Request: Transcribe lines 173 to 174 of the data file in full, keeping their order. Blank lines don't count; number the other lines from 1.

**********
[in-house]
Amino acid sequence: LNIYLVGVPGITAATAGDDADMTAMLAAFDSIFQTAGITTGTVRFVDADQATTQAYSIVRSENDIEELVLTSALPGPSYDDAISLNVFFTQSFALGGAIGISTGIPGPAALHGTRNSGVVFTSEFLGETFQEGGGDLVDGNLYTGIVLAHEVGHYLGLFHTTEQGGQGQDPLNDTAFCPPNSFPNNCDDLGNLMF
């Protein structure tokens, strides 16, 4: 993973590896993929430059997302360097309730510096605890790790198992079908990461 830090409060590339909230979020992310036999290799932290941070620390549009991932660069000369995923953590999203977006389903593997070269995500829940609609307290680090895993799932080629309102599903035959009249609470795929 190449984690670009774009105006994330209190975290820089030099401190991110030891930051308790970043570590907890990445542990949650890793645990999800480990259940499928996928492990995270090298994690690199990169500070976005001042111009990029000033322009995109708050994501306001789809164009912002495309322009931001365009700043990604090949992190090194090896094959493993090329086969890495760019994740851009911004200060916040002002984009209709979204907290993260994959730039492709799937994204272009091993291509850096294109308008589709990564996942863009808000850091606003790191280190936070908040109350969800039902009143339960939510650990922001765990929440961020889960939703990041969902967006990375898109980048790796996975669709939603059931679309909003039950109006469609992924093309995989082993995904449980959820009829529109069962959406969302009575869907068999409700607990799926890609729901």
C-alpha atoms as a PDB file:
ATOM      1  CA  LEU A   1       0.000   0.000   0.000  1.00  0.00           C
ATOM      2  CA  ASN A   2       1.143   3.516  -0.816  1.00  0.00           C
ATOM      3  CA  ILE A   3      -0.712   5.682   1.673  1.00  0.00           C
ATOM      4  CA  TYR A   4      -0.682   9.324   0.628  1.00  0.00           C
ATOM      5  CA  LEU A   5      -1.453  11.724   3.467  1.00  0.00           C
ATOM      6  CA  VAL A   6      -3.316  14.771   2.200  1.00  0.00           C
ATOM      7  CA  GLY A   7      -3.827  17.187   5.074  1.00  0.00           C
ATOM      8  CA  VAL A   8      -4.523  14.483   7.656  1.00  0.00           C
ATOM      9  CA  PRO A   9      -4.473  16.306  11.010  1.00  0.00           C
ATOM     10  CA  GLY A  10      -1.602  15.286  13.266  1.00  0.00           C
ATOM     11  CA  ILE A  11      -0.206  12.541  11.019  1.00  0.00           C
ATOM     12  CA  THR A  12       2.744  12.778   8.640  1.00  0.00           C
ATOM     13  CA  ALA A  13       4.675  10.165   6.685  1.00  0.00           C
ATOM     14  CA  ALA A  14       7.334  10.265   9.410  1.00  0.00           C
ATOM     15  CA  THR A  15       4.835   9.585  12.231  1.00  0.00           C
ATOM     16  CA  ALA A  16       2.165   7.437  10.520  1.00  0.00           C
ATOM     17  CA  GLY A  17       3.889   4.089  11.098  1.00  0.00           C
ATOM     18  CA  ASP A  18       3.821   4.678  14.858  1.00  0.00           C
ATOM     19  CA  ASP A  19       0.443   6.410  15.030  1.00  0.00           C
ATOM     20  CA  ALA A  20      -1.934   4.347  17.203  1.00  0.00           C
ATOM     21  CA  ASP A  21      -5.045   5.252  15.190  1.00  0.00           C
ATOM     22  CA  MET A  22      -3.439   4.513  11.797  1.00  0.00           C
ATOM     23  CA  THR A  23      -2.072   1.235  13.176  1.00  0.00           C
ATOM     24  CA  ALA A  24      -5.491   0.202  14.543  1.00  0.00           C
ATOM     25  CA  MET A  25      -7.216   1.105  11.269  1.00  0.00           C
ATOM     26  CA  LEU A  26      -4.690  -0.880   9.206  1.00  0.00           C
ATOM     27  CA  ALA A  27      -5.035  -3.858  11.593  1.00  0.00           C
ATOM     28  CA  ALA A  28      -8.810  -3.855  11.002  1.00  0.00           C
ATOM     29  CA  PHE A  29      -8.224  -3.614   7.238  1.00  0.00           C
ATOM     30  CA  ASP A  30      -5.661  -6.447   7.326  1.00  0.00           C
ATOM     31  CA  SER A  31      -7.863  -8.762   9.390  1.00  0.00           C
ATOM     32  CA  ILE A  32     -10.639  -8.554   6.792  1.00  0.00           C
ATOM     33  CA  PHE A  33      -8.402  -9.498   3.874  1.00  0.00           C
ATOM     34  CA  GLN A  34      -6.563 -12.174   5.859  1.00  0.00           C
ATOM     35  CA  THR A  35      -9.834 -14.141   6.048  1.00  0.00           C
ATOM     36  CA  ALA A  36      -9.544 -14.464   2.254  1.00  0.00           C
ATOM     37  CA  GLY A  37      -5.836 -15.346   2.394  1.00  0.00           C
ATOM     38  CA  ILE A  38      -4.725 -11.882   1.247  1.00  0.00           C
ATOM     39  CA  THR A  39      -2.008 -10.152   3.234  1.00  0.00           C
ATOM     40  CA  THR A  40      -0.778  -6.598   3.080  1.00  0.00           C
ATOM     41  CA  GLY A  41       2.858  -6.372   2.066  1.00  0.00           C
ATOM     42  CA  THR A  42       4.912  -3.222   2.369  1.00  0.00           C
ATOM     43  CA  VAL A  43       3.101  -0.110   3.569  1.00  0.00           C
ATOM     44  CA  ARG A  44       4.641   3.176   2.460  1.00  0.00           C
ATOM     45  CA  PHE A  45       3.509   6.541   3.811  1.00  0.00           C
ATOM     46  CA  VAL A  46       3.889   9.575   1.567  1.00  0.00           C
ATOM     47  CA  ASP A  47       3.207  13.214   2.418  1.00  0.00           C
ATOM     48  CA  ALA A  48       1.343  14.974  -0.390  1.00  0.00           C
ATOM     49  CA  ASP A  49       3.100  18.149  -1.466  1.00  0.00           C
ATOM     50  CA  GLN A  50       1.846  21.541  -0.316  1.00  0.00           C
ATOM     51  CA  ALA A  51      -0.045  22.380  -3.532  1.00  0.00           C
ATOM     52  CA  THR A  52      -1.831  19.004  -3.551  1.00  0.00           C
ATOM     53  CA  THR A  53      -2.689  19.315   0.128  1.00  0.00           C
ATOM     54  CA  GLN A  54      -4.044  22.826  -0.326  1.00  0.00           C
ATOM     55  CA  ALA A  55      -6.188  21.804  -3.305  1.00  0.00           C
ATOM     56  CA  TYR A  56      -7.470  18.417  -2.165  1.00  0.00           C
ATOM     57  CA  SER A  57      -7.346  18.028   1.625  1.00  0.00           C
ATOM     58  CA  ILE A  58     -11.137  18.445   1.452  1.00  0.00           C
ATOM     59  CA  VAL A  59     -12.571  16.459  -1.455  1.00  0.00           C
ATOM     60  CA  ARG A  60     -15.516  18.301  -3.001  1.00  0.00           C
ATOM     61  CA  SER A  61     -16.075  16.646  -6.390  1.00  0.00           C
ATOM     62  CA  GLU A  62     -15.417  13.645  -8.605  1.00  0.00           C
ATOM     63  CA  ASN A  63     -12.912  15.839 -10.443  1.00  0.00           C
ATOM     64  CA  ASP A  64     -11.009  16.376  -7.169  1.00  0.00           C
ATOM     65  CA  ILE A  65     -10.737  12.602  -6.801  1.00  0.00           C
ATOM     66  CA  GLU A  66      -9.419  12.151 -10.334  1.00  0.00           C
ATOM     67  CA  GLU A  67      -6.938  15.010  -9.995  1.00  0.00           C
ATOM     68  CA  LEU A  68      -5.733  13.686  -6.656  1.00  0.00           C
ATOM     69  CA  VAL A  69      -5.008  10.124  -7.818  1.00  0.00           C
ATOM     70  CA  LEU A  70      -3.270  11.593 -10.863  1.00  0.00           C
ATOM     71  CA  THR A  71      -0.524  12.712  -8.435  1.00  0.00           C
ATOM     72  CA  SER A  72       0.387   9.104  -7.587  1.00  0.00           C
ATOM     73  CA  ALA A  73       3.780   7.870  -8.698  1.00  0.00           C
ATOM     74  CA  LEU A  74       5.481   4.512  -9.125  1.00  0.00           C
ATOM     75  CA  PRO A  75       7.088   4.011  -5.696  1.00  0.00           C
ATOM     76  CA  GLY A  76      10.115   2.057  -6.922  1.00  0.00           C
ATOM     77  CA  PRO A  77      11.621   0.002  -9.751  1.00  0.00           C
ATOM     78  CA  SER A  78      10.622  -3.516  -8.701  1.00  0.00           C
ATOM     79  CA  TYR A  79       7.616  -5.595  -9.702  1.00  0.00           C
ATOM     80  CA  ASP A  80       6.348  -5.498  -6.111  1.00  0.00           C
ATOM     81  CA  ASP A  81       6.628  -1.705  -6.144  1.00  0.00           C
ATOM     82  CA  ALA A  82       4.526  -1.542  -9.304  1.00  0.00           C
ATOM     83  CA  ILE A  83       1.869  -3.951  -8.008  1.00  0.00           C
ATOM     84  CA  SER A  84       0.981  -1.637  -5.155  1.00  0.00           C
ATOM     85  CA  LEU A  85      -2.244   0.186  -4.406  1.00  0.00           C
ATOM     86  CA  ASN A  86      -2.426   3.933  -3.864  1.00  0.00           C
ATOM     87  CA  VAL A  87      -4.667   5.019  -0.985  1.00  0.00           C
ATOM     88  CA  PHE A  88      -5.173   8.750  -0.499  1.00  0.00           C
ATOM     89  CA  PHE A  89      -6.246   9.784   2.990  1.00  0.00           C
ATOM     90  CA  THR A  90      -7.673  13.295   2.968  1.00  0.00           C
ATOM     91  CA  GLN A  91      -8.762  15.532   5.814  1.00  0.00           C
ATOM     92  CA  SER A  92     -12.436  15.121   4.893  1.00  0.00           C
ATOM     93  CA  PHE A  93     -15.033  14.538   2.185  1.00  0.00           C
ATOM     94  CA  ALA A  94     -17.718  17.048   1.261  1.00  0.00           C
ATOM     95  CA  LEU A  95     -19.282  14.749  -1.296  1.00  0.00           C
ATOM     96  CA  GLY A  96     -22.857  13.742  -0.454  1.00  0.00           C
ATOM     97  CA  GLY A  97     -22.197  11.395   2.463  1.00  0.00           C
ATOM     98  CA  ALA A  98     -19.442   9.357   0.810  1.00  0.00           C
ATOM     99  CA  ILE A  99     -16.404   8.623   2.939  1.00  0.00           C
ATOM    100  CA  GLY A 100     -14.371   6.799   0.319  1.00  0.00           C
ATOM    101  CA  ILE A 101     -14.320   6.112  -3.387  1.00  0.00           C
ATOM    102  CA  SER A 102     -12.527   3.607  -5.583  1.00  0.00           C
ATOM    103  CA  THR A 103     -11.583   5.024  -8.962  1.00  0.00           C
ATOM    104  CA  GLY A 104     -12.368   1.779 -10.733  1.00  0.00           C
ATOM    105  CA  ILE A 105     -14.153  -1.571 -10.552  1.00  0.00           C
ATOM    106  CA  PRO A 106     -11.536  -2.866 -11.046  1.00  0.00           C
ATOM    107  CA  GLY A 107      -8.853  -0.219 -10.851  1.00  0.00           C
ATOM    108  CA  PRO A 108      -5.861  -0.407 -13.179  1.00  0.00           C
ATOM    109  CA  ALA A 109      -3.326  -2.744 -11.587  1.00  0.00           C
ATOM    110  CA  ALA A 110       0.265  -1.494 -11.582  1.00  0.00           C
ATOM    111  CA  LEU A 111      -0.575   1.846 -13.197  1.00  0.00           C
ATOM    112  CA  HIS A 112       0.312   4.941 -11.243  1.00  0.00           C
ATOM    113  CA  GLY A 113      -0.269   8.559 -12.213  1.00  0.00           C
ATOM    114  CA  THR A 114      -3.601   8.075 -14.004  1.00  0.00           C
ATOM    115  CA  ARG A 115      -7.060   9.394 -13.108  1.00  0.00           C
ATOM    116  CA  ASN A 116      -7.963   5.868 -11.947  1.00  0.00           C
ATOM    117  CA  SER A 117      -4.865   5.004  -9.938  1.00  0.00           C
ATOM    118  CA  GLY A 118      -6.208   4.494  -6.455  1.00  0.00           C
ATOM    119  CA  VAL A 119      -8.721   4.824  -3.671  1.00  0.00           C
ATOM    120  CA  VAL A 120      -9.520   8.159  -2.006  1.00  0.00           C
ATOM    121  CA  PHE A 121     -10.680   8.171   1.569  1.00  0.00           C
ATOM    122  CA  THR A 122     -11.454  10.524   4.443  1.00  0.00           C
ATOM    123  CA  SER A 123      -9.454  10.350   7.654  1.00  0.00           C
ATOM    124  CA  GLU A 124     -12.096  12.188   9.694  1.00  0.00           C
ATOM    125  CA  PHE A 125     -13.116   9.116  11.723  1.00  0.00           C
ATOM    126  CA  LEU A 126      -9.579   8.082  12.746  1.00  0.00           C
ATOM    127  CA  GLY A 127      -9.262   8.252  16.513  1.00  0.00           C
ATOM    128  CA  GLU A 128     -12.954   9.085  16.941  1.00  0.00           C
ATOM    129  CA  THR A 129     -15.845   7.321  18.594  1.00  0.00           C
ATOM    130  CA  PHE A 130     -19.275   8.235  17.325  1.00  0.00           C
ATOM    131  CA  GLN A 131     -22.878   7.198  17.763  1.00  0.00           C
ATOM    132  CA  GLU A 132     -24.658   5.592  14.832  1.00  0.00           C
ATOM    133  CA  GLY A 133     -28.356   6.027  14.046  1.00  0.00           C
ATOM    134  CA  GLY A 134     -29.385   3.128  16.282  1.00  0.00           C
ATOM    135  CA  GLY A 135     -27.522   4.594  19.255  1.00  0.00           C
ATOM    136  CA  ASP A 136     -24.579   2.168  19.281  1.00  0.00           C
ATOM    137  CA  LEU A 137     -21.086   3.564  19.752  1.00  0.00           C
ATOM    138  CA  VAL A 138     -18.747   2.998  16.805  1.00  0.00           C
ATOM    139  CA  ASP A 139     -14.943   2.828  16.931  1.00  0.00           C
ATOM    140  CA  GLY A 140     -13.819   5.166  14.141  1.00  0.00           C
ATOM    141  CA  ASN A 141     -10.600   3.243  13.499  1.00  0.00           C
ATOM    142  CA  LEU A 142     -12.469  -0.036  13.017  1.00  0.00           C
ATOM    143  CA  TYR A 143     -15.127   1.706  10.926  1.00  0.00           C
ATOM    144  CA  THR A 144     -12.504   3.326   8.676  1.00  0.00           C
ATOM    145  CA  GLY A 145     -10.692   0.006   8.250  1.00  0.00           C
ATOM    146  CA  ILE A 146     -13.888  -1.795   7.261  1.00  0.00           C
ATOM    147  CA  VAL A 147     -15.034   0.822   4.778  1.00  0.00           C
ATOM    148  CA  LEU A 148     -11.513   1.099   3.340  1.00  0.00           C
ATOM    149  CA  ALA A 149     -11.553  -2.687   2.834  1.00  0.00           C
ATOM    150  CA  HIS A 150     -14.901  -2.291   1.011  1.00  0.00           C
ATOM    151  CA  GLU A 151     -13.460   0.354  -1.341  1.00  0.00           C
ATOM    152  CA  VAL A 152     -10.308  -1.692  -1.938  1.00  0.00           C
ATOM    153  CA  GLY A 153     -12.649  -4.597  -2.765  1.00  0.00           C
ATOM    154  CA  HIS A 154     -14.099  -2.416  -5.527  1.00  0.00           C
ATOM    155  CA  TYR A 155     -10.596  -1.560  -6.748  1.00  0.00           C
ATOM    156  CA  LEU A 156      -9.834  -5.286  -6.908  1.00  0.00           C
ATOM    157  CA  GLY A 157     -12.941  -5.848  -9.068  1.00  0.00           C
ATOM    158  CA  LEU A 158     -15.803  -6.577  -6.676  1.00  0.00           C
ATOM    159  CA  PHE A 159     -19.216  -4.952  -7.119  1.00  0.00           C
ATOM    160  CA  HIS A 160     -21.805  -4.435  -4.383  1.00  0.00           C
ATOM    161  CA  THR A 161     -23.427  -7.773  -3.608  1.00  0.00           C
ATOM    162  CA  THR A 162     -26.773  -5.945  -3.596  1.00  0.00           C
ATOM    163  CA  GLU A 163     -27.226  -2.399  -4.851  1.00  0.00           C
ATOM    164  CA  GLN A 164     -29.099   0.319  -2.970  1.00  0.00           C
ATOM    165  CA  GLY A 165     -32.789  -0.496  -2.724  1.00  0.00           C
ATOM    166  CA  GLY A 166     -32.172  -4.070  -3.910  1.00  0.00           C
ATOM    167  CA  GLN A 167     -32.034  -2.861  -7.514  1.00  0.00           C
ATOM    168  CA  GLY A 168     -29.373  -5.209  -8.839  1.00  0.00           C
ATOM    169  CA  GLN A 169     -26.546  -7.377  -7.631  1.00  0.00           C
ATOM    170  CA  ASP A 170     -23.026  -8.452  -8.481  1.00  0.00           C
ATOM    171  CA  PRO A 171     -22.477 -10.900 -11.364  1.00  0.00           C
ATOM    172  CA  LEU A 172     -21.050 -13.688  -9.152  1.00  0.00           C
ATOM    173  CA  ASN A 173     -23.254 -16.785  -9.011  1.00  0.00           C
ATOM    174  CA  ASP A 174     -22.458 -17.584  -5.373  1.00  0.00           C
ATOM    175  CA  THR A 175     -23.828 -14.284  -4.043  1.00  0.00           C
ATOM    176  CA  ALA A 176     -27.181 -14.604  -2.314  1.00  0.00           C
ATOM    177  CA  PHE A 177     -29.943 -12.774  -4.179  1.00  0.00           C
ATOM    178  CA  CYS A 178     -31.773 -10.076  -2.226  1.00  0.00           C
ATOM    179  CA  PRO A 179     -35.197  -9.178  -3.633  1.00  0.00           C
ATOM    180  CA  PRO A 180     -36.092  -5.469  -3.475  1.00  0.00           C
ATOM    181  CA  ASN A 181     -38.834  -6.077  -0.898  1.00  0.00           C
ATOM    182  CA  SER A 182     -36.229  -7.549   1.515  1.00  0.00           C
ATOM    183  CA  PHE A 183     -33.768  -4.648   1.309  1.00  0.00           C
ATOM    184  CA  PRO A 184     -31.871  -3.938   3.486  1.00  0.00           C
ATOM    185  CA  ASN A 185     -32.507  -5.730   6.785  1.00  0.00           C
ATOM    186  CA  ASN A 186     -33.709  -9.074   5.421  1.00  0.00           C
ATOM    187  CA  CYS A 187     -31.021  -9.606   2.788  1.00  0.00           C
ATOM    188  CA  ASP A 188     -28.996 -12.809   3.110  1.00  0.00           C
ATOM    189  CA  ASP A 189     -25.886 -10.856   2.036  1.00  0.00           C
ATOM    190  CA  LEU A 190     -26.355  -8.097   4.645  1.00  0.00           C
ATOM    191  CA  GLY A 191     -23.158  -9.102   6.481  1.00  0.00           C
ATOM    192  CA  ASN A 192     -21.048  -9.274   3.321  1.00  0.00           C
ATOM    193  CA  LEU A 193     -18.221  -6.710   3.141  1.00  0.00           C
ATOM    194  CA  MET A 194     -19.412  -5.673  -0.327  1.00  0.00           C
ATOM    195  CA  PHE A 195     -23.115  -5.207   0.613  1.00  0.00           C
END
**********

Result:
ATOM    169  CA  GLN A 169     -26.546  -7.377  -7.631  1.00  0.00           C
ATOM    170  CA  ASP A 170     -23.026  -8.452  -8.481  1.00  0.00           C